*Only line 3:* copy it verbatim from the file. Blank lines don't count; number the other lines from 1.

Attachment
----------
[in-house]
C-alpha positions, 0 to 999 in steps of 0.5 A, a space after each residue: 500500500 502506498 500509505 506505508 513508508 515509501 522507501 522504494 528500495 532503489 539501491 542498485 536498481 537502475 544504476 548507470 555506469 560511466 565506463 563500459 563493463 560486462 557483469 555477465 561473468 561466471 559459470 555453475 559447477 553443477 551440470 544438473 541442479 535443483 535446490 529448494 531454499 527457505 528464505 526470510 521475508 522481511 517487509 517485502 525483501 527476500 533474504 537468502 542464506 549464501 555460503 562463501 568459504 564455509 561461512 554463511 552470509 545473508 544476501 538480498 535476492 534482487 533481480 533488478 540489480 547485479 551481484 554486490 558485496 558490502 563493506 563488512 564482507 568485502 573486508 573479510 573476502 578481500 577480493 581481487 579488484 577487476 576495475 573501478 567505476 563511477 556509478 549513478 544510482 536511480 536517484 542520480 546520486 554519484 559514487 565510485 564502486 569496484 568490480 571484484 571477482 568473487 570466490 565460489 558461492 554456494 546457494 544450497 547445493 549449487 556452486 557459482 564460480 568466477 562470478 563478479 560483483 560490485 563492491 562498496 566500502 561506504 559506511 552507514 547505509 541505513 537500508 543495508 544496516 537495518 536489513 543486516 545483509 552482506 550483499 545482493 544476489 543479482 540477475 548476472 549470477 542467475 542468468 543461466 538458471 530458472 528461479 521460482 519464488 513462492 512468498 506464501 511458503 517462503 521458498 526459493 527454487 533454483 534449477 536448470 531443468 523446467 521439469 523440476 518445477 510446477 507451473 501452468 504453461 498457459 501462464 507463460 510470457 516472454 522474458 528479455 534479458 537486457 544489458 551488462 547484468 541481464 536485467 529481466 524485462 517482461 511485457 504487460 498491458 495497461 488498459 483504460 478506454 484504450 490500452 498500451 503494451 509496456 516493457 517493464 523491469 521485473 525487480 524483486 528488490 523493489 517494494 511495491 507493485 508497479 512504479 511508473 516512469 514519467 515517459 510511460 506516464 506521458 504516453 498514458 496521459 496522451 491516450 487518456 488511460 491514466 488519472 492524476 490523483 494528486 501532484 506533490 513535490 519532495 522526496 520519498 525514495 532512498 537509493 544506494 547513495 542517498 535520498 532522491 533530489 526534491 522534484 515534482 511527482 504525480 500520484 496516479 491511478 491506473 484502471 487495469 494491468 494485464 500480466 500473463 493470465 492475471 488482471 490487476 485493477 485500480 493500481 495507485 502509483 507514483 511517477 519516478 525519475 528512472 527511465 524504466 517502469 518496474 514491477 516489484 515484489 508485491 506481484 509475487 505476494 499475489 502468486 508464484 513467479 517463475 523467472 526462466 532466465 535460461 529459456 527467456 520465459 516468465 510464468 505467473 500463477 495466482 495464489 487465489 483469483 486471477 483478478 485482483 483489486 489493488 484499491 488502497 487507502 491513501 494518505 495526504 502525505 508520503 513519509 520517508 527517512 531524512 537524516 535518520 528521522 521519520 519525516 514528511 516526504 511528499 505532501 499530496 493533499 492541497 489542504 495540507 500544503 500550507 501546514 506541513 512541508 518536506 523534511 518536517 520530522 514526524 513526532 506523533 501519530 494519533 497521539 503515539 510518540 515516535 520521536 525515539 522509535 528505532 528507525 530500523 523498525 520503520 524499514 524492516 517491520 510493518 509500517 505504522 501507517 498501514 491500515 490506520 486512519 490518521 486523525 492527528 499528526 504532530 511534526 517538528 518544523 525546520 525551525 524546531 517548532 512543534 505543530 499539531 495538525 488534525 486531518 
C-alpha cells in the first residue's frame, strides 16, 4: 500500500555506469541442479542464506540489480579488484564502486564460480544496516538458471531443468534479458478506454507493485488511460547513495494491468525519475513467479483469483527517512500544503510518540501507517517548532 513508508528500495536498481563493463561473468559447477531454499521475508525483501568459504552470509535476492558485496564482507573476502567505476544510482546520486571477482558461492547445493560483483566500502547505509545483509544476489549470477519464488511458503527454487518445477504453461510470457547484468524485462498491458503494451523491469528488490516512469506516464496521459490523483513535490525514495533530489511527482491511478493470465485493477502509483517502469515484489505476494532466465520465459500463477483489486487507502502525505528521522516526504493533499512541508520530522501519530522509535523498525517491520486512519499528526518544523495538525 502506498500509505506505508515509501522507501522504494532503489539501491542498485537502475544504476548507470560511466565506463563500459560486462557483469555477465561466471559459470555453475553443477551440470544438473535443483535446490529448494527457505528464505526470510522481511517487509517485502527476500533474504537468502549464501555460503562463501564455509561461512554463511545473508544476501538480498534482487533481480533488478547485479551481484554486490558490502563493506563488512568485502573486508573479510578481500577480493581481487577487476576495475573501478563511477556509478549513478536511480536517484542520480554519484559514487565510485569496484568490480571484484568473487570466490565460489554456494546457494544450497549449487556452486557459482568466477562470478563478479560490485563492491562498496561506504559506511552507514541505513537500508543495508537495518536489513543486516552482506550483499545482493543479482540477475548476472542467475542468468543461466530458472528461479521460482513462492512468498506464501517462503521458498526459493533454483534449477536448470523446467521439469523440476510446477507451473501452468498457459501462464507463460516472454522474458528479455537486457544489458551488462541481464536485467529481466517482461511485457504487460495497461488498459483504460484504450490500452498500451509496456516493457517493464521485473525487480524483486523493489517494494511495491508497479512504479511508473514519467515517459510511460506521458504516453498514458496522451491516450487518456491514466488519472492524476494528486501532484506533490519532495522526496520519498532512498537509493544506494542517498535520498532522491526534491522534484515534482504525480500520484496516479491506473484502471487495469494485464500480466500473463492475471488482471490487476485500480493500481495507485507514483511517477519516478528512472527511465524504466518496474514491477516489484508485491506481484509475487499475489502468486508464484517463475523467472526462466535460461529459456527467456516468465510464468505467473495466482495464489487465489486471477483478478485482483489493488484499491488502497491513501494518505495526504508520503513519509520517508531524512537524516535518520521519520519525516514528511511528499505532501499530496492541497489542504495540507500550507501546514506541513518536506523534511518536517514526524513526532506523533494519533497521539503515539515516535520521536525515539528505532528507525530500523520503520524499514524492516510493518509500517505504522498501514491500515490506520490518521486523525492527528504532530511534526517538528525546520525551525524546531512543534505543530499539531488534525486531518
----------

C-alpha cells in the first residue's frame, strides 16, 4: 500500500555506469541442479542464506540489480579488484564502486564460480544496516538458471531443468534479458478506454507493485488511460547513495494491468525519475513467479483469483527517512500544503510518540501507517517548532 513508508528500495536498481563493463561473468559447477531454499521475508525483501568459504552470509535476492558485496564482507573476502567505476544510482546520486571477482558461492547445493560483483566500502547505509545483509544476489549470477519464488511458503527454487518445477504453461510470457547484468524485462498491458503494451523491469528488490516512469506516464496521459490523483513535490525514495533530489511527482491511478493470465485493477502509483517502469515484489505476494532466465520465459500463477483489486487507502502525505528521522516526504493533499512541508520530522501519530522509535523498525517491520486512519499528526518544523495538525 502506498500509505506505508515509501522507501522504494532503489539501491542498485537502475544504476548507470560511466565506463563500459560486462557483469555477465561466471559459470555453475553443477551440470544438473535443483535446490529448494527457505528464505526470510522481511517487509517485502527476500533474504537468502549464501555460503562463501564455509561461512554463511545473508544476501538480498534482487533481480533488478547485479551481484554486490558490502563493506563488512568485502573486508573479510578481500577480493581481487577487476576495475573501478563511477556509478549513478536511480536517484542520480554519484559514487565510485569496484568490480571484484568473487570466490565460489554456494546457494544450497549449487556452486557459482568466477562470478563478479560490485563492491562498496561506504559506511552507514541505513537500508543495508537495518536489513543486516552482506550483499545482493543479482540477475548476472542467475542468468543461466530458472528461479521460482513462492512468498506464501517462503521458498526459493533454483534449477536448470523446467521439469523440476510446477507451473501452468498457459501462464507463460516472454522474458528479455537486457544489458551488462541481464536485467529481466517482461511485457504487460495497461488498459483504460484504450490500452498500451509496456516493457517493464521485473525487480524483486523493489517494494511495491508497479512504479511508473514519467515517459510511460506521458504516453498514458496522451491516450487518456491514466488519472492524476494528486501532484506533490519532495522526496520519498532512498537509493544506494542517498535520498532522491526534491522534484515534482504525480500520484496516479491506473484502471487495469494485464500480466500473463492475471488482471490487476485500480493500481495507485507514483511517477519516478528512472527511465524504466518496474514491477516489484508485491506481484509475487499475489502468486508464484517463475523467472526462466535460461529459456527467456516468465510464468505467473495466482495464489487465489486471477483478478485482483489493488484499491488502497491513501494518505495526504508520503513519509520517508531524512537524516535518520521519520519525516514528511511528499505532501499530496492541497489542504495540507500550507501546514506541513518536506523534511518536517514526524513526532506523533494519533497521539503515539515516535520521536525515539528505532528507525530500523520503520524499514524492516510493518509500517505504522498501514491500515490506520490518521486523525492527528504532530511534526517538528525546520525551525524546531512543534505543530499539531488534525486531518